On the one hand, the explosion of testimony from Azeem Rafiq in the first instance, and scores of others thereafter, is a vindication of Harrison's zealous belief that the county system was not sufficiently appealing to those outside of its auspices - way back in 2015, he hired a cultural education specialist to instil in the ECB leadership a basic understanding of the game's most populous demographics, and three years later, the South Asian Action Plan was launched to bridge the disconnect with the communities that provide some 30% of the sport's recreational players, but just 4% of the professional game.

It's hard to deny he recognised the issues before they had gone mainstream - and in 2020, when the Black Lives Matter movement exposed historic grievances in the game's already withered Caribbean heritage, Harrison's response was honest and heartfelt.

And yet, when push has come to shove on the public stage - most particularly during his desperately uncomfortable appearances before the DCMS select committees - Harrison has been reduced to a stuttering, management-speak cipher. The buzzwords with which he has ruled a succession of boardrooms hold no sway in the cut-and-thrust of parliamentary inquiry, and he was similarly scorched by Mehmooda Duke's resignation as Leicestershire's chair last November - Duke, the only minority-ethnic female in such a role, was understandably reluctant to be paraded as proof of the ECB's hard-won EDI credentials.

There are aspects of Harrison's legacy that may take time to reveal themselves fully. The strides taken in the women's game are clear to see, for all that the England team itself is at another crossroads, and if nothing else, the configuration of the Hundred as an equal opportunities competition (if not yet equal pay…) is the most obvious means to ensure year-on-year "growth" - the capitalist dream. After all, given the current levels of investment in the format, a sport that barely had a professional footing a decade ago has nowhere to go but up.

And then there's the stewardship of the Covid pandemic - not merely the navigation through the summer of 2020, an impressive display of on-the-hoof crisis-management (albeit tainted by the redundancies at the end of it), but the long-term attempts to manage the health and well-being of England's players. The human cost of the bubble lifestyle is not yet fully realised, but in setting out to mitigate the impact of the players' attempts to "keep the lights on", Harrison tried to show he cared.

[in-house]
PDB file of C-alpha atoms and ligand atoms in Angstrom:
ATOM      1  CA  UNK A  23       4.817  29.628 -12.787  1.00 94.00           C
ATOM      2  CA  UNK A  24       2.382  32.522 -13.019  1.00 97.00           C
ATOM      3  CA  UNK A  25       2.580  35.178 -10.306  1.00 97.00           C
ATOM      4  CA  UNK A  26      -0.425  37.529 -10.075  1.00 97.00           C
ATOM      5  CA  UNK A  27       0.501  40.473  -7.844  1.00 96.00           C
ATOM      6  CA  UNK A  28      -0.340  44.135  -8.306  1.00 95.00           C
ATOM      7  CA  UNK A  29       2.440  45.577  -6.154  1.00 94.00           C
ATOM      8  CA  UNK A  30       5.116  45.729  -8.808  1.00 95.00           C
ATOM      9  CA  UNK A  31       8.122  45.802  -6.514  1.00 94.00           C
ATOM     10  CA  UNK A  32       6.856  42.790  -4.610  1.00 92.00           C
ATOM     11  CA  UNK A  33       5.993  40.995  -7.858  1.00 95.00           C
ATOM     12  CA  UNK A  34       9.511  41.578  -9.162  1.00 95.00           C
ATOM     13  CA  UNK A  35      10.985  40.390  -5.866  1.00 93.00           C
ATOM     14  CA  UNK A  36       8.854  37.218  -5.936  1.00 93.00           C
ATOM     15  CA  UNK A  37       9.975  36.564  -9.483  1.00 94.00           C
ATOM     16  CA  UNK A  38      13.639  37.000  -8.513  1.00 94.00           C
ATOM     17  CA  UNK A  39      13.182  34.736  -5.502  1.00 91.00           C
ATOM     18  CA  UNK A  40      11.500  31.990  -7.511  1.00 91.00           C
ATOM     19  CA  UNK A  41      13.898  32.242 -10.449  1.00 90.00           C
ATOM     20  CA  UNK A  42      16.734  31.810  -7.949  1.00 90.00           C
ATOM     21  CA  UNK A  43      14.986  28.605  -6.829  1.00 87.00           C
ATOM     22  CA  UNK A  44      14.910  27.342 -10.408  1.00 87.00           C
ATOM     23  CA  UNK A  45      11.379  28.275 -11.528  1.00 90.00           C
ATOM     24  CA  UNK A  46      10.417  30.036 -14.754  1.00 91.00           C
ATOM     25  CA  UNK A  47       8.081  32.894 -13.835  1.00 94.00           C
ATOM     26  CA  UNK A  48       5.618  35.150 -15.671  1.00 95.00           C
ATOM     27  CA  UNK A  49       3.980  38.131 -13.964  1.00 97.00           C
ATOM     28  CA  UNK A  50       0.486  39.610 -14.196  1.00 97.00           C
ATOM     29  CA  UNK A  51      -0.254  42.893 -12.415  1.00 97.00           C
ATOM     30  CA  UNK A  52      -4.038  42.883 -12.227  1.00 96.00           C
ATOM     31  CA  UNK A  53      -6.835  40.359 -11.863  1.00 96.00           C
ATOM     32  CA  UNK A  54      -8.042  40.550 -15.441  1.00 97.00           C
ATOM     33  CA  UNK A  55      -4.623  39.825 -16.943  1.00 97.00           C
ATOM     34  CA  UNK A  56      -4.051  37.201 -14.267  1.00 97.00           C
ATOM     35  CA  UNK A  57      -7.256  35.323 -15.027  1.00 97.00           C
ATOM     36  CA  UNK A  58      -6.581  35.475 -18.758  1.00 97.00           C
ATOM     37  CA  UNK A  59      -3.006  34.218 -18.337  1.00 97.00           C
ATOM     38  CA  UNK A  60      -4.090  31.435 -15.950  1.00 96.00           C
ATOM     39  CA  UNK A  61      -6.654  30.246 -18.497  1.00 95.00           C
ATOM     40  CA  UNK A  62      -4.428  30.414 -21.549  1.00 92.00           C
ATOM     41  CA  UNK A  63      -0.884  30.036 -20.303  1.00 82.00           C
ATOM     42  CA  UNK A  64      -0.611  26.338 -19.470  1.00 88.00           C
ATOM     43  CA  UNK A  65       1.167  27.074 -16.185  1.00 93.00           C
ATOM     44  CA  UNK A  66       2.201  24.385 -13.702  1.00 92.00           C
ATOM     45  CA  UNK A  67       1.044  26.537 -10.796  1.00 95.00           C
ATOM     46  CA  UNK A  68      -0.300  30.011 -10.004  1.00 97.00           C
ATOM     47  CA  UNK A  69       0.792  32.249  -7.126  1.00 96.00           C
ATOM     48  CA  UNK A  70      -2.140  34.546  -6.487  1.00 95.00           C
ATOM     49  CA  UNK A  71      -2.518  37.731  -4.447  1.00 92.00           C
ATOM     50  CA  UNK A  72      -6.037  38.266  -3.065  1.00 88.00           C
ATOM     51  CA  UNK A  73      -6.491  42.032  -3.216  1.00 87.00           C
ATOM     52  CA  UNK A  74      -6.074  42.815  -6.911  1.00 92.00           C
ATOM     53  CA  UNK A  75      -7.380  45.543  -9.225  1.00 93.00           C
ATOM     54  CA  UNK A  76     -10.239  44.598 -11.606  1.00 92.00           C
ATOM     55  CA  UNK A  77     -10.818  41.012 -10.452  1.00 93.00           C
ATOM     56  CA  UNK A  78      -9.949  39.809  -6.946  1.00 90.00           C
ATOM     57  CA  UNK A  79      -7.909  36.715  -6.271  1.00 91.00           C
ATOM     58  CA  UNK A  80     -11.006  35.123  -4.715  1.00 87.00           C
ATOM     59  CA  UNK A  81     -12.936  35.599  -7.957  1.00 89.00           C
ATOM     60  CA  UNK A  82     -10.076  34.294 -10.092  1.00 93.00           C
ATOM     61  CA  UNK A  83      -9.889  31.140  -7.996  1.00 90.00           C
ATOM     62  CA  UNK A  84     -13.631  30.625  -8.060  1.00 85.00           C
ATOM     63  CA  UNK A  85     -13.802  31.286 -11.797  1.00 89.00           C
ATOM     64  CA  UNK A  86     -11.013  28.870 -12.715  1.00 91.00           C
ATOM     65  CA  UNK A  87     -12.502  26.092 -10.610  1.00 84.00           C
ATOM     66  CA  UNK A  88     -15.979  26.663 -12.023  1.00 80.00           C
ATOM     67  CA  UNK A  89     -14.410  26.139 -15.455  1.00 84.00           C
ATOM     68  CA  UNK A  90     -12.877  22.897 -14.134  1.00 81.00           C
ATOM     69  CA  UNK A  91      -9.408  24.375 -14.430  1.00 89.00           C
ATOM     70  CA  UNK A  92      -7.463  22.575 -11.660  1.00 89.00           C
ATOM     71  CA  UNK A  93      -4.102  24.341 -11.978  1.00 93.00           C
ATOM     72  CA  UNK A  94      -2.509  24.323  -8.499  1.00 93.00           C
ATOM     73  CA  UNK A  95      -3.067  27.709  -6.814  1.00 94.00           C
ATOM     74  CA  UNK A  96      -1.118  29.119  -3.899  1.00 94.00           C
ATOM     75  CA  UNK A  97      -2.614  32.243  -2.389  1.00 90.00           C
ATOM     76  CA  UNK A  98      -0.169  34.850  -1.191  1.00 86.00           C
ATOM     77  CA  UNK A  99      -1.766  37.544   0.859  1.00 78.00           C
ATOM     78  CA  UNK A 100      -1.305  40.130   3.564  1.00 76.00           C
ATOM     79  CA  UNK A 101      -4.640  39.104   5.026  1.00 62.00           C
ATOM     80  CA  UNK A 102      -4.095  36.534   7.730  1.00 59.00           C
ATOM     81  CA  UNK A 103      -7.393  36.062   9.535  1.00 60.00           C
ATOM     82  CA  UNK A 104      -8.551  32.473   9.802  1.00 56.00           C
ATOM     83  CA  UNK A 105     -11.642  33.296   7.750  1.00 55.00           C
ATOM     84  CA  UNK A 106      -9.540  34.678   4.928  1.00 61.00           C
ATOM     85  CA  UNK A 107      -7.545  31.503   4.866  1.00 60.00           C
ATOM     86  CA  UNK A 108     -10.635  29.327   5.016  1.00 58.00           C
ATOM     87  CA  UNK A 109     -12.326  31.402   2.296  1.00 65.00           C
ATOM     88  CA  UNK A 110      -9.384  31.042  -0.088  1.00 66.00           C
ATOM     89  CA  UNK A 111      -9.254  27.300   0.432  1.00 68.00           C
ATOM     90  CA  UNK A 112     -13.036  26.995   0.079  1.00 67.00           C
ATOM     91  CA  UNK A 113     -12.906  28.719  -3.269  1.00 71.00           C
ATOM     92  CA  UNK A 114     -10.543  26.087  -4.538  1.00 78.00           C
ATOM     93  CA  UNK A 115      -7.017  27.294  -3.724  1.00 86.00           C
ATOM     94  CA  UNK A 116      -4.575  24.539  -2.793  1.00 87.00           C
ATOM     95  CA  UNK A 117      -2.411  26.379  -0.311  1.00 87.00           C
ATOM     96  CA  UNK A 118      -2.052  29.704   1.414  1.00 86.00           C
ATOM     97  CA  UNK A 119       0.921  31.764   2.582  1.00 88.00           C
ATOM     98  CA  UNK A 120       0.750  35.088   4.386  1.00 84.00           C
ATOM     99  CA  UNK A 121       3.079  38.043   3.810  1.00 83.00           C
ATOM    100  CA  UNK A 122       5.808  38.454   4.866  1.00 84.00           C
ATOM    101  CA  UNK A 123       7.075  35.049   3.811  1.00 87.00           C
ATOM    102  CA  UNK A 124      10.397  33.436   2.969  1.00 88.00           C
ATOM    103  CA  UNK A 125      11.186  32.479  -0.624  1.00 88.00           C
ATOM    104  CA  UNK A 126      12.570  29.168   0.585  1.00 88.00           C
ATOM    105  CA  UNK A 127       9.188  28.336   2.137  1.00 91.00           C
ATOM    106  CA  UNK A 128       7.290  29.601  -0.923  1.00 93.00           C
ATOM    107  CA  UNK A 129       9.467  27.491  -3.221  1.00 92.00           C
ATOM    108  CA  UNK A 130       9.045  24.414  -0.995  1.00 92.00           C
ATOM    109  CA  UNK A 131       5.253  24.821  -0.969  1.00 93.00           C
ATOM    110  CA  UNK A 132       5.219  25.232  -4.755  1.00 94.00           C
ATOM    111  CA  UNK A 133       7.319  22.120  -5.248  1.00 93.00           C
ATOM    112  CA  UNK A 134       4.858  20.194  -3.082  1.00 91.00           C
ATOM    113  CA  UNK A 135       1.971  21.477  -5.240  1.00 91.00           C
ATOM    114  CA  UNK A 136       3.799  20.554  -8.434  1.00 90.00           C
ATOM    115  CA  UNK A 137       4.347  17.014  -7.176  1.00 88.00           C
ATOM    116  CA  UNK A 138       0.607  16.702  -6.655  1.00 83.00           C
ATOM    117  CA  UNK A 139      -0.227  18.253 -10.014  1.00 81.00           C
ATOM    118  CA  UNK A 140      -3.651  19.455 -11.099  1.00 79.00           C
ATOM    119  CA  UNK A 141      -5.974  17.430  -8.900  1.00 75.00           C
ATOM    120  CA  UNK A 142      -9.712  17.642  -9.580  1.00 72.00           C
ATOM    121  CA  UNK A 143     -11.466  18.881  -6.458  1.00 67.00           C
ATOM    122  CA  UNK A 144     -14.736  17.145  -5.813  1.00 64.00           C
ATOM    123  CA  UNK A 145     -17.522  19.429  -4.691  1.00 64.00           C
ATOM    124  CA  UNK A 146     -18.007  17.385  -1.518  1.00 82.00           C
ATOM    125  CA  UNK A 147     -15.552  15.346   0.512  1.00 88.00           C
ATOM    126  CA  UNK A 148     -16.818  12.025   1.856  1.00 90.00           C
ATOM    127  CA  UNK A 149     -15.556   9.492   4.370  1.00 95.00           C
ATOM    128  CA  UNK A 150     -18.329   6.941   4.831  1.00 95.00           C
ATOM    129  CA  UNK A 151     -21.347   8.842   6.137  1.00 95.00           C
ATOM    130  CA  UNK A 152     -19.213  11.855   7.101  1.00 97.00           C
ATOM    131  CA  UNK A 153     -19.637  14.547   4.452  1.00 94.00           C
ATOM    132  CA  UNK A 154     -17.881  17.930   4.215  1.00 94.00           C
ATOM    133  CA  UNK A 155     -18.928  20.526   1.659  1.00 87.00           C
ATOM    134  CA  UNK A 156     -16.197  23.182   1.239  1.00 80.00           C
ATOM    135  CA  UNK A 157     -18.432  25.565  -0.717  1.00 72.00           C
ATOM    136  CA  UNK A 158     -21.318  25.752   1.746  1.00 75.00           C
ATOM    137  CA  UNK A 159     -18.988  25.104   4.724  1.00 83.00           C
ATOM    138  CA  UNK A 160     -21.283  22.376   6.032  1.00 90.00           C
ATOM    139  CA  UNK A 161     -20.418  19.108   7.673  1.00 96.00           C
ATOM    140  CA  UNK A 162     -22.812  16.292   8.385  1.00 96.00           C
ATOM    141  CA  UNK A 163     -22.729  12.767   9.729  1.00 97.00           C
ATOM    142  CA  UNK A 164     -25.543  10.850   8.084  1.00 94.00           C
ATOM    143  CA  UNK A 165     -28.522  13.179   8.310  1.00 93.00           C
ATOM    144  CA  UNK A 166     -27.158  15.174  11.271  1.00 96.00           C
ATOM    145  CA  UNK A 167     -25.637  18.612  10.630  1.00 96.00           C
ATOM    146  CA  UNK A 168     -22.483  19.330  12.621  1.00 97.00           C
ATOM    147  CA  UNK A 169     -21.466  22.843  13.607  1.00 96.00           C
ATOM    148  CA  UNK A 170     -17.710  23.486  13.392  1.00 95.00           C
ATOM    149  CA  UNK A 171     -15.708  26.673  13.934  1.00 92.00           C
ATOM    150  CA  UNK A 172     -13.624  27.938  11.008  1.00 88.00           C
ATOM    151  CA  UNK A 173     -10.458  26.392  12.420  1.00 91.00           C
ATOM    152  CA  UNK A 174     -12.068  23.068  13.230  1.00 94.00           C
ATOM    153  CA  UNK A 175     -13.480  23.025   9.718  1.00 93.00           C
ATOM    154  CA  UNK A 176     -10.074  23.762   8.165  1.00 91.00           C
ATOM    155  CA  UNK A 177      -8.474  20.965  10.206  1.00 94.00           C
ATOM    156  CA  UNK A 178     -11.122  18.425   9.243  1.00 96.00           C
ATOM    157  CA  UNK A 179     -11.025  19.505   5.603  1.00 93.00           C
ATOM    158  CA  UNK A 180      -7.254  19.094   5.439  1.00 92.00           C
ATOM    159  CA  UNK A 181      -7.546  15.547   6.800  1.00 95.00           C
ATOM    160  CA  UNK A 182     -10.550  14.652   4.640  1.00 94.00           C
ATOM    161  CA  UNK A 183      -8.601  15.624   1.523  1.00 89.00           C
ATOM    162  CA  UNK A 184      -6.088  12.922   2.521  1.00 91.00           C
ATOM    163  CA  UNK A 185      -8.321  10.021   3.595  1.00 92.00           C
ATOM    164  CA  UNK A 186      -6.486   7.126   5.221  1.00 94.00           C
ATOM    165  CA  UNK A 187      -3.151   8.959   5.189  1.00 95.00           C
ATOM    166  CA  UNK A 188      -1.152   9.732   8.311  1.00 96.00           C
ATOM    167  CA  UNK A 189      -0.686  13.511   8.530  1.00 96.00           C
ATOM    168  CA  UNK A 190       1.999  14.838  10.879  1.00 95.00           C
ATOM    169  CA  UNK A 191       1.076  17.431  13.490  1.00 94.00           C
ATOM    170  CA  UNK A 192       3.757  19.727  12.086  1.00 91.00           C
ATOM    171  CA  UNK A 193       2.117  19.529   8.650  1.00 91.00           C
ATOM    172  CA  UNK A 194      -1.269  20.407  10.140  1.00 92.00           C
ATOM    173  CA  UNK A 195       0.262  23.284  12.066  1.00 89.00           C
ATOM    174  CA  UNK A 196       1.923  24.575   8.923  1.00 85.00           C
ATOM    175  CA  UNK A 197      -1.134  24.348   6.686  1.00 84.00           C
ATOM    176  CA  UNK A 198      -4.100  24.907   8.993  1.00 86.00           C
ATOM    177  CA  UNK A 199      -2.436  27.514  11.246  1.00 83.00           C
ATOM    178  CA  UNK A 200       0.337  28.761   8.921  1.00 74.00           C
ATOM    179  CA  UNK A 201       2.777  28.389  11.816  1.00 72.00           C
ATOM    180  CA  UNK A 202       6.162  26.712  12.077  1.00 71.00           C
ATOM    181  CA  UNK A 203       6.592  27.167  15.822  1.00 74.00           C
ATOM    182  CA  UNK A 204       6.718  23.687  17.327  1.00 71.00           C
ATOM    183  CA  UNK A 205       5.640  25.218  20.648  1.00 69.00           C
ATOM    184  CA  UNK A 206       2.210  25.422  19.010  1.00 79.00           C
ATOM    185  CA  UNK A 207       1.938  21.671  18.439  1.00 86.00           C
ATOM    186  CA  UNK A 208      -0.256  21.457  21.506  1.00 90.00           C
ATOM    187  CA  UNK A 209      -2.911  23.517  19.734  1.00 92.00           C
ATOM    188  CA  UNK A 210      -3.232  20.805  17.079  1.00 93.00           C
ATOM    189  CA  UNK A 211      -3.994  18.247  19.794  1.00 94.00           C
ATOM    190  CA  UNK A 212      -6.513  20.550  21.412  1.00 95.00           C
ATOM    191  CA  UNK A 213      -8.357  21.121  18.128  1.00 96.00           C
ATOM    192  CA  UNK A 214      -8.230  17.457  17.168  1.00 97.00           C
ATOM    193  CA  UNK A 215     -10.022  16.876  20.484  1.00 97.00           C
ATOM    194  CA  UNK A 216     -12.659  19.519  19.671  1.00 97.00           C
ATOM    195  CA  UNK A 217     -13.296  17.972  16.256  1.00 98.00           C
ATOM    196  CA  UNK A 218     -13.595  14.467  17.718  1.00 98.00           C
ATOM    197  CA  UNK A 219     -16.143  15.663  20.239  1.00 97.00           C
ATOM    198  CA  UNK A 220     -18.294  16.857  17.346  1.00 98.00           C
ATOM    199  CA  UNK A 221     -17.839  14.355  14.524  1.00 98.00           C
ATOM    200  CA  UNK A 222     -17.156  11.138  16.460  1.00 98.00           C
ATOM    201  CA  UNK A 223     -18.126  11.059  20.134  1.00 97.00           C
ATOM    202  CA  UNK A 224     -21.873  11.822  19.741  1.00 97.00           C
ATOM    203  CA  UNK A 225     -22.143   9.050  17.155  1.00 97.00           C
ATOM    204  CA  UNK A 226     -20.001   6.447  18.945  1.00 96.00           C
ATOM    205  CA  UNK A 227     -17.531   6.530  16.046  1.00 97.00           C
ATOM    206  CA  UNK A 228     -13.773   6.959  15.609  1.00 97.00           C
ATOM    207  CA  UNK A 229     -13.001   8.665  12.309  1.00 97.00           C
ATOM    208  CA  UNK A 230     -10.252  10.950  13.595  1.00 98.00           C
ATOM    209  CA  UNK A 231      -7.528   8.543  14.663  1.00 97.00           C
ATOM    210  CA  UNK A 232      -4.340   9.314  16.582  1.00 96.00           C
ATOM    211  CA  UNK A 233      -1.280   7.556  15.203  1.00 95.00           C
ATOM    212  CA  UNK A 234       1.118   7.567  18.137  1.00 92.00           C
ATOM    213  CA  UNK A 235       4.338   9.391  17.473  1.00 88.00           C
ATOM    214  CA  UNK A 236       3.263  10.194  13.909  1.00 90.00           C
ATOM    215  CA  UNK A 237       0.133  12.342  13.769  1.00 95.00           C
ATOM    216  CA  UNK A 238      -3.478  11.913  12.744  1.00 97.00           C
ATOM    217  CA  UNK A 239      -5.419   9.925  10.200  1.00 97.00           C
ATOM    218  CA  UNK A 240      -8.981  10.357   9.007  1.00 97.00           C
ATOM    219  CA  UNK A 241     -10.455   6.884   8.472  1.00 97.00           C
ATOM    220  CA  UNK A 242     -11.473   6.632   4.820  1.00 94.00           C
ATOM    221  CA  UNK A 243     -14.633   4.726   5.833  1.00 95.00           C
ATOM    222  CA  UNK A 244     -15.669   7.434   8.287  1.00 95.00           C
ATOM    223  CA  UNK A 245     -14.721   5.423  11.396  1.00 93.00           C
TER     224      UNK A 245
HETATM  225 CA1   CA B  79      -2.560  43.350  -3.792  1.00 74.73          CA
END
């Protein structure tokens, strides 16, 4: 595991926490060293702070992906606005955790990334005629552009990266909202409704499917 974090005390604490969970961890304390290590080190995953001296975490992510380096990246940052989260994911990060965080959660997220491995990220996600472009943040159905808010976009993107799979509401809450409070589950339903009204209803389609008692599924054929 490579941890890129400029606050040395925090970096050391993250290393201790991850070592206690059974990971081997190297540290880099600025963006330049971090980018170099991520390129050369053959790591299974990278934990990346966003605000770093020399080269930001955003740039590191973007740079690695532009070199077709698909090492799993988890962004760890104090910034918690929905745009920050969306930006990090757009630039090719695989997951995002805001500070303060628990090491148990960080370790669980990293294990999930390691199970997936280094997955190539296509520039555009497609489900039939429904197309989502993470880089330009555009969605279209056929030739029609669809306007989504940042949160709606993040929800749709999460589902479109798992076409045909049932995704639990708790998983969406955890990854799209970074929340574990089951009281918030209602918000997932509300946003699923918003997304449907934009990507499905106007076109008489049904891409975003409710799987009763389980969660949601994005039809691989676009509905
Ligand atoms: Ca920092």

Ultimately, however, leaders can only be judged by results. And as he leaves office with the game failing by every measure that has ever exercised public opinion - be it matters of money, morals or pure sporting endeavour - there's really no way of saying he has left the game better than when he found it.

Andrew Miller is UK editor of ESPNcricinfo. @miller_cricket

TULSA, Okla. -- Tiger Woods' quest for a fifth PGA Championship victory will start Thursday on the back nine of Southern Hills Country Club.

Woods, a 15-time major champion, will play in a featured group with Rory McIlroy and Jordan Spieth in the first two rounds. The threesome will tee off on No. 10 at 9:11 a.m. ET in Thursday's first round and on No. 1 at 2:36 p.m. Friday in the second.

Other featured groups include Scottie Scheffler, Jon Rahm and Collin Morikawa, the top three players in the Official World Golf Ranking. They will tee off on No. 1 at 2:36 p.m. ET on Thursday and on No. 10 at 9:11 a.m. Friday. Dustin Johnson, Patrick Cantlay and Justin Thomas will tee off on No. 1 at 2:14 p.m. ET on Thursday and on No. 10 at 8:49 a.m. Friday.

Woods, 46, last won the PGA Championship at Southern Hills in 2007. Another victory would give him 83 victories in his PGA Tour career, which would break his tie with Sam Snead for most all time.

"We're all happy that Tiger is here, obviously," Rahm said Tuesday. "We're extremely happy. Who would have said over a year ago that he would be competing in major championships again? ... You know, he's Tiger. He's a competitor. He's going to try to win every single time, and anytime he tees up, the world wants him to win."

Woods will be playing in his second official event since he was seriously injured in a car wreck outside Los Angeles on Feb. 23, 2021. He said doctors nearly had to amputate his right leg. He finished 47th at the Masters in April, his first event in nearly 17 months.

Woods said earlier this week that his surgically repaired right leg felt stronger than it did at Augusta National Golf Club, where he struggled while walking the sloping fairways on the weekend.

"Six weeks is a long enough time to recover from that week and then build yourself back up again," McIlroy said. "He certainly hasn't chosen two of the easiest walks in golf to come back to, Augusta and here. But no, he's stubborn, he's determined. This is what he lives for. He lives for these major championships, and if he believes he can get around 18 holes, he believes he can win."